For those who do not want the trouble of making the
niters, the Wratten & Wainwright gelatine film filters of
the requisite size may be bound up between glasses. The
numbers of their filters are, for the red No. 29 or F,
for the green No. 61 or N, and for the blue No. 50 or L.

A moment's consideration will show us that as we
want to reproduce the red, we must use a red-sensitive
plate, and it will be found more satisfactory to use panchromatic
plates for all three negatives, as by doing
so the gradation in the three negatives will be more
alike than when we use different kinds. There is some
latitude here, as we are able to modify the final result,
and one might choose a panchromatic for the red, an
isochromatic for the green and an ordinary plate for the
blue filter exposures; but it cannot be advised. Whether
a fast or slow panchromatic plate be used is of no particular
moment; the slow kind will give as good results
as the fast and is less likely to fog. At the same time
it must be borne in mind that we are making negatives,
not transparencies, and this must be kept in view in
developing. Brilliant-looking plates with clear glass
shadows are not the desideratum; but soft negatives,
rather thin in the high-lights, with fully exposed shadows,
should be aimed at. It is immaterial what developer is
used, and the beginner should use that to which he is
accustomed. Naturally the desensitizing process may
be adopted, and the plates should be backed.
In the reproduction of a screen-plate it is clear that
we might place it with the film in contact with the sensitive
plate. Then we should have the color elements
reproduced quite sharp, and every negative would be
broken up into minute dots corresponding in size. For
some positive processes this might not be a disadvantage,
but in the case of the separate system in which the positive
is bound up with a viewing screen, we cannot obtain
contact with the sensitive surface. The result will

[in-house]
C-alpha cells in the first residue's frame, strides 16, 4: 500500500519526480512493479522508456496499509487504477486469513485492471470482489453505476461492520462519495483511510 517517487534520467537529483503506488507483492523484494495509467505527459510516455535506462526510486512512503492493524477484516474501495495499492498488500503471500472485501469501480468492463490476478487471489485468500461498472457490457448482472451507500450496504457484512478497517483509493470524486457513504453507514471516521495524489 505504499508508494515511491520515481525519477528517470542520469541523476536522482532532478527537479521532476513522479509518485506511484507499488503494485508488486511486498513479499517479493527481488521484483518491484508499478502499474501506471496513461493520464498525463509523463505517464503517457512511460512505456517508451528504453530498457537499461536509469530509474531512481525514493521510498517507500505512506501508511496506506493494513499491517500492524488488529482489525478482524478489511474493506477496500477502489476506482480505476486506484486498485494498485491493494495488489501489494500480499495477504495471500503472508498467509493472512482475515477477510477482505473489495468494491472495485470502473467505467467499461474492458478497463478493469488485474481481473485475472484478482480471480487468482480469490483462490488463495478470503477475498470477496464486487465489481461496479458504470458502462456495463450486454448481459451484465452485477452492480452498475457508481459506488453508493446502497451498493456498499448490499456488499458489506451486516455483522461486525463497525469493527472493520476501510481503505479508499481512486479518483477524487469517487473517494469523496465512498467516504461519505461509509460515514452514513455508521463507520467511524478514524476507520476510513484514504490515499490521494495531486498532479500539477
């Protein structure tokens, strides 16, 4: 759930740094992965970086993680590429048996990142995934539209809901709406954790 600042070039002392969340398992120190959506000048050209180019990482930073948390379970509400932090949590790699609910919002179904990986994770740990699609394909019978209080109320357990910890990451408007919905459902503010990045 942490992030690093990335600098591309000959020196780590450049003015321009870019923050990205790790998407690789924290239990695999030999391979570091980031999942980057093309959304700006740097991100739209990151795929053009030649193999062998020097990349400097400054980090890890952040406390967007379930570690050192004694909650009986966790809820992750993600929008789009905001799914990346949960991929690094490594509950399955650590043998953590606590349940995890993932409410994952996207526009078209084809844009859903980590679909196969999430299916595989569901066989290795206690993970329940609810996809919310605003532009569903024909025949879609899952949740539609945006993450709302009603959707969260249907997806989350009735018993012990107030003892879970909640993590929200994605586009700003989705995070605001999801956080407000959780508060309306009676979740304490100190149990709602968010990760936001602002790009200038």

be more or less want of sharpness, but this will not be
of serious moment, and it breaks up the screen pattern,
so that almost closed or continuous tone negatives are
obtained. Actually it is advisable to follow the same
plan with an autochrome, that is, to interpose between
the sensitive surface and the picture film a colorless
transparent medium of greater or lesser thickness.
There are some very simple mathematical formulas
by which we can tell not only what ought to be the thickness
of the intervening medium, but also the distance
of the light source, and the resulting want of sharpness
in the resulting negatives. But one of the main ideas
in this little book has been to avoid, as far as consistent
with clarity, mathematics and deep theory, so that it
will be assumed that it is required to make the negatives
from autochrome and Paget pictures.

https://archive.org/details/practicalcolorph00walliala

PRACTICAL COLOR
PHOTOGRAPHY
BY
E. J. WALL, F.C.S., F.R.P.S.
Author of
"The Dictionary of Photography,"
" Carbon Printing," etc.
SOUTHERN
AMERICAN PHOTOGRAPHIC PUBLISHING CO.
BOSTON 17, MASSACHUSETTS
1922

COPYRIGHT, 1922, BY
AMERICAN PHOTOGRAPHIC
PUBLISHING CO.
Entered at Stationers' Hall
PRINTED IN THE UNITED STATES OF AMERICA
Electrotyped and printed, June, 1922
THE PLIMPTON PRESS
NORWOOD, MASS. U.S.A.